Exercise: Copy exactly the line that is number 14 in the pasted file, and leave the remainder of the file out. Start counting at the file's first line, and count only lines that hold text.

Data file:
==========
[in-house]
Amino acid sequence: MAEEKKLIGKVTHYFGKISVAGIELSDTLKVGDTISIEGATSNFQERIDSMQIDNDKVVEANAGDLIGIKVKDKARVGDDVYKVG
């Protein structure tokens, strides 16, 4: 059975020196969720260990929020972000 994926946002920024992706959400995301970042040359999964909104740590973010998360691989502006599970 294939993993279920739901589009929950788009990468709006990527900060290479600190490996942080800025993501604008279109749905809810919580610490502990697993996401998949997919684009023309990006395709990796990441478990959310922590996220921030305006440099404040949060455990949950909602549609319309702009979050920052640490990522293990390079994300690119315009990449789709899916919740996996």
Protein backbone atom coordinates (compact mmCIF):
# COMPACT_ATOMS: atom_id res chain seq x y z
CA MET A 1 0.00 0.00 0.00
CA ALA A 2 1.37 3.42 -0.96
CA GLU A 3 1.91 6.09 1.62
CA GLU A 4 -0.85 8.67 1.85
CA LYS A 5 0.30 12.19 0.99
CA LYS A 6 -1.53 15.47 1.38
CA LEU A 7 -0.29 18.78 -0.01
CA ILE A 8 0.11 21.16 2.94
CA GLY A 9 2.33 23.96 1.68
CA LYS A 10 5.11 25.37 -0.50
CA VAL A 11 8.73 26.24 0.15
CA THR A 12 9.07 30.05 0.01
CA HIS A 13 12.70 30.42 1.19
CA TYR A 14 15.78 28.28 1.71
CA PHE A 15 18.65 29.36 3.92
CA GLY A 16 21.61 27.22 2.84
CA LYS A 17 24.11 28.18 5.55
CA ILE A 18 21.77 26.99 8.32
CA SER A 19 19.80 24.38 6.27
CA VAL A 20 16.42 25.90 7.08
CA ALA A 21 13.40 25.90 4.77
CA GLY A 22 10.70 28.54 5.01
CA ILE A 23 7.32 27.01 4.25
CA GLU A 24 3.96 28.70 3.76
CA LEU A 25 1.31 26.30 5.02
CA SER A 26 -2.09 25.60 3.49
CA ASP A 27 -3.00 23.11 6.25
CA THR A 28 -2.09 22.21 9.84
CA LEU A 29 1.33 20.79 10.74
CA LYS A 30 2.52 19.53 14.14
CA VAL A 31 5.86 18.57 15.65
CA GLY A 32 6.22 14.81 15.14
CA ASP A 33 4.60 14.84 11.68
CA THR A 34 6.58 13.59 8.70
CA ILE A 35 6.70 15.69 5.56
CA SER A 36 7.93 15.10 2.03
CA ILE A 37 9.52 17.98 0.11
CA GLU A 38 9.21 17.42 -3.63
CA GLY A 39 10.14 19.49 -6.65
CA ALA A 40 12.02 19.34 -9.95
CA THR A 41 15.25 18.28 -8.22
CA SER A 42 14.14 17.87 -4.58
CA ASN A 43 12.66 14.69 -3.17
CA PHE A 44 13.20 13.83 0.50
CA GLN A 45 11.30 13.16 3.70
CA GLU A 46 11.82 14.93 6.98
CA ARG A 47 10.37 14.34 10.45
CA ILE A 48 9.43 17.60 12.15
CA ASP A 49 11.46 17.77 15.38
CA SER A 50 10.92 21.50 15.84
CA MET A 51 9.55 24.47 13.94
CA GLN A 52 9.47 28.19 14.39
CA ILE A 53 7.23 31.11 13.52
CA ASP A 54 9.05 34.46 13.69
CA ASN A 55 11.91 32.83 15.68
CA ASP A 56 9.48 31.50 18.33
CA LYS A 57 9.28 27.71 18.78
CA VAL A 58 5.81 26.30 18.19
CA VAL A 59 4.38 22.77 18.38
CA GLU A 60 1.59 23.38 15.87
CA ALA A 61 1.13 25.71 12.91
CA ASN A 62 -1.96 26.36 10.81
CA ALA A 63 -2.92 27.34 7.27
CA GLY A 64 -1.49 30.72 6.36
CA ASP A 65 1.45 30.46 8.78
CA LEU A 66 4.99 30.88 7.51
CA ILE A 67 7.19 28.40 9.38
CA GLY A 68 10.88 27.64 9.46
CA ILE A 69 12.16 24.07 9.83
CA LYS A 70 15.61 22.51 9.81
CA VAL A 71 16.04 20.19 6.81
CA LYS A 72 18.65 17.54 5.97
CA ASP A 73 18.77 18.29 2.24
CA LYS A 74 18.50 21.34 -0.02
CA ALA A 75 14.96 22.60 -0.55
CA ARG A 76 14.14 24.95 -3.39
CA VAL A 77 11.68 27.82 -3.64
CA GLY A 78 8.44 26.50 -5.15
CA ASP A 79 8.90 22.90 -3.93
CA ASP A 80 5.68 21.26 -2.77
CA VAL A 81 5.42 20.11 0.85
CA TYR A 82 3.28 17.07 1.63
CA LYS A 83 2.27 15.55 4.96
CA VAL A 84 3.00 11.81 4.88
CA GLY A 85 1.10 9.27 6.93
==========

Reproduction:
CA GLY A 9 2.33 23.96 1.68